7. The first-ever universally accessible website went live on August 6, 1991.
CERN scientist and Internet founder Tim Berners-Lee created the first ever website that could be viewed by anyone with internet access. The site is still accessible today and explains some key terminology and goals of the World Wide Web project . Visit the oldest website still running here: http://info.cern.ch/hypertext/WWW/TheProject.html.
8. The first photo was uploaded to the web in 1992.
In 1992, Silvano de Gennaro was an IT developer at the Geneva-based CERN. That summer he was backstage at a music festival sponsored by his employer awaiting the performance of the Cernettes, a science comedy band he managed and wrote songs for, including gems like “My Sweetheart’s a Nobel Prize” and “Surfin’ on the Web.” On July 18th, de Gennaro snapped this photo of the ladies getting ready to go on stage with his Canon EOS 650.
The Cernettes was a girl-group composed of CERN employees and their partners, with one particularly noteworthy member. By night, Colette Marx-Nielson (second from right) performed bedazzled before packed houses of European scientists. By day, she was better known as Tim Berners-Lee, English engineer and one of the inventors of the World Wide Web.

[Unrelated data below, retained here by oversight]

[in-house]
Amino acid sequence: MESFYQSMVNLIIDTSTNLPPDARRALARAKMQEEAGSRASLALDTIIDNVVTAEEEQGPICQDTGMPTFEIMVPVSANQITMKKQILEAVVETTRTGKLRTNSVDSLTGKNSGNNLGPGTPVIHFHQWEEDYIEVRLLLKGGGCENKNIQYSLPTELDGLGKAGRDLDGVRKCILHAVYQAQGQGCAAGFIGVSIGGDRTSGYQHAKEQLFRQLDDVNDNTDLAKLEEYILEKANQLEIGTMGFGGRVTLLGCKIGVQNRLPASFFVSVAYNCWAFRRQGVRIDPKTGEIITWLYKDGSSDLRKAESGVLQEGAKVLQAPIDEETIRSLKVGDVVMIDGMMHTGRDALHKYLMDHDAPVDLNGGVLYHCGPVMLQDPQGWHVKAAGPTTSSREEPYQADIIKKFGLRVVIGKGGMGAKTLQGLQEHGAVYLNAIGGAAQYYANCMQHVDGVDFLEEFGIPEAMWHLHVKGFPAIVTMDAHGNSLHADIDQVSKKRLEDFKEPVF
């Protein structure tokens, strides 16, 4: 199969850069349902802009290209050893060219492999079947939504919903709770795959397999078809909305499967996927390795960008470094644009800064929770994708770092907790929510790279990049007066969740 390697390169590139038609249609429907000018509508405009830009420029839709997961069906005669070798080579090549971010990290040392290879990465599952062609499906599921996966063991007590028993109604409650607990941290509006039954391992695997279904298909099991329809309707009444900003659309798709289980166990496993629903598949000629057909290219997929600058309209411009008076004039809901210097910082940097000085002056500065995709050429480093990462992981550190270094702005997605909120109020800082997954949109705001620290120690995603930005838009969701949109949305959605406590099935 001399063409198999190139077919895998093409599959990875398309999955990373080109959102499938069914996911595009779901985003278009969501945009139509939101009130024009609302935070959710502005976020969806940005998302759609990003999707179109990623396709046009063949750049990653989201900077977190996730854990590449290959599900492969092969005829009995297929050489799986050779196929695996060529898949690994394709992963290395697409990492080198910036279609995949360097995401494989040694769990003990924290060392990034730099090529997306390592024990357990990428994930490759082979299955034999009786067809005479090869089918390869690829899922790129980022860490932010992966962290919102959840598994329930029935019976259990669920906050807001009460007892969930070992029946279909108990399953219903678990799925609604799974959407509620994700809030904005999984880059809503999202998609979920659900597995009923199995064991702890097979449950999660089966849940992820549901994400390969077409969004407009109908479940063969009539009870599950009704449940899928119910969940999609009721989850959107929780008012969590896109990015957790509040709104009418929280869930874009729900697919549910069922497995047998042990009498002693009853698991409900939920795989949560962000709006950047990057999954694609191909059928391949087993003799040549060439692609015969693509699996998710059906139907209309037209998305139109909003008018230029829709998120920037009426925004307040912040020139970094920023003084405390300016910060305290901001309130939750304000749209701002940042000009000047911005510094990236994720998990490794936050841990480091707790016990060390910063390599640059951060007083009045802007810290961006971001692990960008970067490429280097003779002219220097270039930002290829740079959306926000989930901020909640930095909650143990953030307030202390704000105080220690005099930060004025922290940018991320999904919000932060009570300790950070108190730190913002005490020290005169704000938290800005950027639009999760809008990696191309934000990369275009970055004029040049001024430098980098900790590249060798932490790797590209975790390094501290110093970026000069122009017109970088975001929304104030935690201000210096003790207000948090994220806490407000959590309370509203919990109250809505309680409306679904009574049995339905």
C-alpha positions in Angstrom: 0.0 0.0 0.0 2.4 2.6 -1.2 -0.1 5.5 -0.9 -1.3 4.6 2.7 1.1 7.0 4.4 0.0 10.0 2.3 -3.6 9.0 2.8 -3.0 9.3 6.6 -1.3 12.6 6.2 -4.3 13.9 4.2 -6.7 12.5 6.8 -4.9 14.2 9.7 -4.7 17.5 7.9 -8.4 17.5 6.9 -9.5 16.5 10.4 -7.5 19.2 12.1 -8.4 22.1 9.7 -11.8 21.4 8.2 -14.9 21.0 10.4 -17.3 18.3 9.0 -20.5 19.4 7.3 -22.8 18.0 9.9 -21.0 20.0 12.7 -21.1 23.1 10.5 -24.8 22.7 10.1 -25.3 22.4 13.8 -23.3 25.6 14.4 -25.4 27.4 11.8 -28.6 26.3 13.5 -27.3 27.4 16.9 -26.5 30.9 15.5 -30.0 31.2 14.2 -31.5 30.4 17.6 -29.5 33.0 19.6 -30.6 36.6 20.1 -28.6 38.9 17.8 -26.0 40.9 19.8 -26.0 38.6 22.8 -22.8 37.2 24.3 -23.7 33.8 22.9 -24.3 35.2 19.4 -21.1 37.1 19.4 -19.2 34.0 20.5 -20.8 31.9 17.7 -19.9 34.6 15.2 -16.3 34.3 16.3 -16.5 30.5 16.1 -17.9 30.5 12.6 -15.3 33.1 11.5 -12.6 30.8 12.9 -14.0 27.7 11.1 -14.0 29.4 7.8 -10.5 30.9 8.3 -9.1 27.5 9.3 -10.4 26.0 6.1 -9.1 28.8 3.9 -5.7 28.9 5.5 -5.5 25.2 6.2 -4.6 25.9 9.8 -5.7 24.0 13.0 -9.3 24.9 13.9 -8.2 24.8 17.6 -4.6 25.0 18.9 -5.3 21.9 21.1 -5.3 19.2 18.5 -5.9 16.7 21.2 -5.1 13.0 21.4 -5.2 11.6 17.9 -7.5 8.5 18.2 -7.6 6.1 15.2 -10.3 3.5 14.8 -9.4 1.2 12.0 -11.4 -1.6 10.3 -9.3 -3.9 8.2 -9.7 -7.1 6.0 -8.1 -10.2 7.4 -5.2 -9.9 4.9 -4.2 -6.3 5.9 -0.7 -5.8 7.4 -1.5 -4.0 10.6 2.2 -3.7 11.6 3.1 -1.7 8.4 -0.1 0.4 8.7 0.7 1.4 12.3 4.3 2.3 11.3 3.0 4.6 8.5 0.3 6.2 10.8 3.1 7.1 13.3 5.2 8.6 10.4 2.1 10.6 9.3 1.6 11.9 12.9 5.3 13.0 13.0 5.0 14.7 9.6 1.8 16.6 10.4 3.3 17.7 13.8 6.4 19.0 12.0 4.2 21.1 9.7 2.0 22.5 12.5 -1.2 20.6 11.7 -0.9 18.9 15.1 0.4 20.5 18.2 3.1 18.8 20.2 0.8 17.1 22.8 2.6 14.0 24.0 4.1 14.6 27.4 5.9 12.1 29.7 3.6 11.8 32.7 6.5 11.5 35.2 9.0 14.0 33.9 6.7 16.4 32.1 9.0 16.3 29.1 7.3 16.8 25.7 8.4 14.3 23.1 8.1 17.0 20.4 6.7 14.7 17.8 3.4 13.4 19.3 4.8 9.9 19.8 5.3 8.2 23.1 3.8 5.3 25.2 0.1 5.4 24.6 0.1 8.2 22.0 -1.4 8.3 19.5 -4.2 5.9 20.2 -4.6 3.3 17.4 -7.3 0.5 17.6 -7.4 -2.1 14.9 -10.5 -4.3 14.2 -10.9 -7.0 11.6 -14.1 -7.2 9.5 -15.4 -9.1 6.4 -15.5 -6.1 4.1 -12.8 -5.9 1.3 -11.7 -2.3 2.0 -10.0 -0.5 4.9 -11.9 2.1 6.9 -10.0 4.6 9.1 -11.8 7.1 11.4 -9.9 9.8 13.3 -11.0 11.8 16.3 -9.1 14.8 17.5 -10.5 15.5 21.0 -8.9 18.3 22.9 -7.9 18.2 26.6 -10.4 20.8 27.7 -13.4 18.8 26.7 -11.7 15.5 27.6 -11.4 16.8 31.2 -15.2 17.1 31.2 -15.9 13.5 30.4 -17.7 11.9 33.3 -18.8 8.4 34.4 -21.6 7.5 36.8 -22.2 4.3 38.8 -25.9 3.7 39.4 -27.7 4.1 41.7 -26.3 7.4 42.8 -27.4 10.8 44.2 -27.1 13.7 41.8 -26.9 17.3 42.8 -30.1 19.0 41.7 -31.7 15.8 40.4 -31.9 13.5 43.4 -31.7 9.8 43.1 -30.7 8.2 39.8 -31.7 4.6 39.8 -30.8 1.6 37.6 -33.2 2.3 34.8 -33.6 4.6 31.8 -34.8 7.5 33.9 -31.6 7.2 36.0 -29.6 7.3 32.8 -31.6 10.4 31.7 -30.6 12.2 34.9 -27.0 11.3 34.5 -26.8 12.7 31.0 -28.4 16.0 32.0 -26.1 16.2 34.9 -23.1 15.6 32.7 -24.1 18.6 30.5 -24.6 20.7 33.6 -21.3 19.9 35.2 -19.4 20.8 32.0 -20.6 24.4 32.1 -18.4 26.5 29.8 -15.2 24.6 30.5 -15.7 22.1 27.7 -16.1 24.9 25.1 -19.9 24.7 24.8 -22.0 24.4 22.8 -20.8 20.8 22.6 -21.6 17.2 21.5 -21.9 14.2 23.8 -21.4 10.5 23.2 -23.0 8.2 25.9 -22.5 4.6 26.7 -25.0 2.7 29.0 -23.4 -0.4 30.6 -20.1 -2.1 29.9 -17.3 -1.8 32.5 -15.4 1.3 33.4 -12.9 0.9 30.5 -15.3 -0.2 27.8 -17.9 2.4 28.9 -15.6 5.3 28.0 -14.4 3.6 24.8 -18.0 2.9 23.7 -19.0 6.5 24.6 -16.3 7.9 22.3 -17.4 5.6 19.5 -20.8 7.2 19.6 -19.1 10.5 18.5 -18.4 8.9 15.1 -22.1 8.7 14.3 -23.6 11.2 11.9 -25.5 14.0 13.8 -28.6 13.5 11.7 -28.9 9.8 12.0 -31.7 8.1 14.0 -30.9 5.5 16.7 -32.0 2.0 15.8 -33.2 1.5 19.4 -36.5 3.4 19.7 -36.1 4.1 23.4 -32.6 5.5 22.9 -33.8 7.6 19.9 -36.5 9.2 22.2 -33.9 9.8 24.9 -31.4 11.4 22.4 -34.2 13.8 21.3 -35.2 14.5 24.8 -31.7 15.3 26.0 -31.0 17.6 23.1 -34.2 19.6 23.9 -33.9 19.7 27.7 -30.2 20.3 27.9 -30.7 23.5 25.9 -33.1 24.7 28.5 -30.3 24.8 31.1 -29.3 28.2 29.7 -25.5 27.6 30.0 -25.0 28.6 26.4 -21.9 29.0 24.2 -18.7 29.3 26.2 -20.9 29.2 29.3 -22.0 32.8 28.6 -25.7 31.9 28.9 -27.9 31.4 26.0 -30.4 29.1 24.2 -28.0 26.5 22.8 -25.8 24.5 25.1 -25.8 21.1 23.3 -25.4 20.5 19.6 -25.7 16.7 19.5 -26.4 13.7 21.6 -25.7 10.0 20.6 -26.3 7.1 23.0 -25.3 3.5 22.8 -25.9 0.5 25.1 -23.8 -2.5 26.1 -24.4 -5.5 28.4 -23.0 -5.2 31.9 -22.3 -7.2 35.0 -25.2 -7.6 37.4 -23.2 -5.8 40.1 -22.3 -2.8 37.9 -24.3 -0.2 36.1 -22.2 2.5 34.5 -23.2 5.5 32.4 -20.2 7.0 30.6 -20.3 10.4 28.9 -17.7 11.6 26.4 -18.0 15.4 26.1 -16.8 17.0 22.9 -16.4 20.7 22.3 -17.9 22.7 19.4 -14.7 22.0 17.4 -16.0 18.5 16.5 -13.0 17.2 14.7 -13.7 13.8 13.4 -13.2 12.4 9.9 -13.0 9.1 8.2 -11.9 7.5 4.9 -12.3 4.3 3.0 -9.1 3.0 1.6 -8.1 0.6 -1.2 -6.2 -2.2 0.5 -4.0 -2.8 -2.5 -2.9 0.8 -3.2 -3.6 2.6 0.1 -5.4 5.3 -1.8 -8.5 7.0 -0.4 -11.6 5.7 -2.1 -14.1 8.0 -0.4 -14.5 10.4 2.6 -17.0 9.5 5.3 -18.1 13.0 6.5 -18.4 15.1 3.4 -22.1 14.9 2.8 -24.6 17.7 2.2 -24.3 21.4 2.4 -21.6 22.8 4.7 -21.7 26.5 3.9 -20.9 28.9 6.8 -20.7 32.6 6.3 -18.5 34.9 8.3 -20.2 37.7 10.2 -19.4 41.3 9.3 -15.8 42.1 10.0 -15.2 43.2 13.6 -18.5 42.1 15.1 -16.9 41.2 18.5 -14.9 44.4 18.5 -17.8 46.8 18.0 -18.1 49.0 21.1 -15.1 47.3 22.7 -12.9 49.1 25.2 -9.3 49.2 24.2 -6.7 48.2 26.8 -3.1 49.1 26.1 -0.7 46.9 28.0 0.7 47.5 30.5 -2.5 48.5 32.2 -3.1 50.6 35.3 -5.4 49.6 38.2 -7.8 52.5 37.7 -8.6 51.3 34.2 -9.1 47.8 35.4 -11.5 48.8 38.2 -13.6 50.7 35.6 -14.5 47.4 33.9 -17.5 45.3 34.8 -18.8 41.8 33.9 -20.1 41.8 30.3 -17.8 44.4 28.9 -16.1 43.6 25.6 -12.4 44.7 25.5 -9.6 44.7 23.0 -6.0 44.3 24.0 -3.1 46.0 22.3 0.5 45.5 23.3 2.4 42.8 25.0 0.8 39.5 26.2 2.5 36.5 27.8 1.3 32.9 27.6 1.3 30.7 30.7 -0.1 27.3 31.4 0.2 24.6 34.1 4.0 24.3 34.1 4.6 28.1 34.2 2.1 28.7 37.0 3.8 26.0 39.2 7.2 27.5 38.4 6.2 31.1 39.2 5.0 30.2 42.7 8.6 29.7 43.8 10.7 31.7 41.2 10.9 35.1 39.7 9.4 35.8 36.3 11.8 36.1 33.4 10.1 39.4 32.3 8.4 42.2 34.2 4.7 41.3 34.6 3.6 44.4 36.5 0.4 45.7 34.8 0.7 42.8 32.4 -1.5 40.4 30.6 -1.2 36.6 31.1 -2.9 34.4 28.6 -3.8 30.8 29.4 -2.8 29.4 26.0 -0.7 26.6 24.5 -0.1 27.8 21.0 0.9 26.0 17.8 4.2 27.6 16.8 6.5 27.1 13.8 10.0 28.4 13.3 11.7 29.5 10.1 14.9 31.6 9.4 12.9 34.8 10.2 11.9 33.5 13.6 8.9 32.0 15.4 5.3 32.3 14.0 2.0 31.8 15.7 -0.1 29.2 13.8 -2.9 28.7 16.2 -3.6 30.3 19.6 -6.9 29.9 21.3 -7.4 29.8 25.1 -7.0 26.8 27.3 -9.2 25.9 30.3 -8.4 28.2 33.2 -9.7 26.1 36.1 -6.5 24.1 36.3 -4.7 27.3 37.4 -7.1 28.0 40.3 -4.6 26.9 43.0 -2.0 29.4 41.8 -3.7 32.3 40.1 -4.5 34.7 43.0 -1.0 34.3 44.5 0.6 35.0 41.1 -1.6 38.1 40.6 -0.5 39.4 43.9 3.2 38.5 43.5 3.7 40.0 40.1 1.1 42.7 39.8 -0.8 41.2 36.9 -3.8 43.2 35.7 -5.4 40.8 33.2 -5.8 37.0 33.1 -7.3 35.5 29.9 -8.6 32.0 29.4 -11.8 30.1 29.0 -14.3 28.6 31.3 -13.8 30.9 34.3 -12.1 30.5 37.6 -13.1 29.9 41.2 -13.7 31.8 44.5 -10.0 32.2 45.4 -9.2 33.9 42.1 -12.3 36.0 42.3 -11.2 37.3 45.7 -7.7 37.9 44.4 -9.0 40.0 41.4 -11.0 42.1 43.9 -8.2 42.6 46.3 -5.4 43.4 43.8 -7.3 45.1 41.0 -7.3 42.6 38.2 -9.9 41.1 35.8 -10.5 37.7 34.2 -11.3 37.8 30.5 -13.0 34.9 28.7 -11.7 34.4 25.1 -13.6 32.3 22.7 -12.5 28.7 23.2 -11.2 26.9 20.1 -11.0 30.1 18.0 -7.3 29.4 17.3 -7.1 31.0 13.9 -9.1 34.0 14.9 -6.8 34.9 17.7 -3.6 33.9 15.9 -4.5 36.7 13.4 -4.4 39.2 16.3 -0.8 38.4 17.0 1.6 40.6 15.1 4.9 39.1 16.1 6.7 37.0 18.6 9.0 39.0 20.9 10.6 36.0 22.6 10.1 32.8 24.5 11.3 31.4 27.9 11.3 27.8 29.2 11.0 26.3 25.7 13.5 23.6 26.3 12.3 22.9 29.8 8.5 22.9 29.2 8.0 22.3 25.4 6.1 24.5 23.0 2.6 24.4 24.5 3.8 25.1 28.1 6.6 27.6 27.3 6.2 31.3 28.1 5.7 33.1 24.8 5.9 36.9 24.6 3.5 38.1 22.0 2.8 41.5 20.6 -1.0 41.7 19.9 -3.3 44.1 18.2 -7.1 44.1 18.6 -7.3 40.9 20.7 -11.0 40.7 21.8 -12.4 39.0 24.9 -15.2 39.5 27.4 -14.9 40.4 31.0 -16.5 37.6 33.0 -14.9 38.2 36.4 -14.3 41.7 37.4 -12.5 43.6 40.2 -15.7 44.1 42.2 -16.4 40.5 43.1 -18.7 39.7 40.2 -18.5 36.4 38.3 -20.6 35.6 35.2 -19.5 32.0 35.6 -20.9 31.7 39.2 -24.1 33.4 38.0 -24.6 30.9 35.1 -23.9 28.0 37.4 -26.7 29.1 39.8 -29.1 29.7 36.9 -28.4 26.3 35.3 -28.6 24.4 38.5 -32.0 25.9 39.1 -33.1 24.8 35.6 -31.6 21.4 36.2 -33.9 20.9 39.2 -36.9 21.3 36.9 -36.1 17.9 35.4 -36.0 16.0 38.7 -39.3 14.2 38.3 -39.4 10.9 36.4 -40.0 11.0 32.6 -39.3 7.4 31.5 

In order to test the latest version of the World Wide Web and its new photo-supporting capabilities, Berners-Lee edited this image in version one of Photoshop, saved it as a .gif, and uploaded it to the web via his color Macintosh computer. [E]
9. The first ever online ad was a banner sponsored by AT&T in 1994.
In 1994, AT&T was trying to position themselves as the market leader in futuristic technology with the slogan “You Will.”
Their marketing agency Modem Media developed this ad for hotwired.com, then the website of Wired Magazine. It reads: “Have you ever clicked your mouse right HERE?” with an arrow pointing to “YOU WILL.”
Clicking the banner took people to a virtual tour of seven of the world’s most renowned art museums, thereby demonstrating how AT&T technology could transport people all over the world.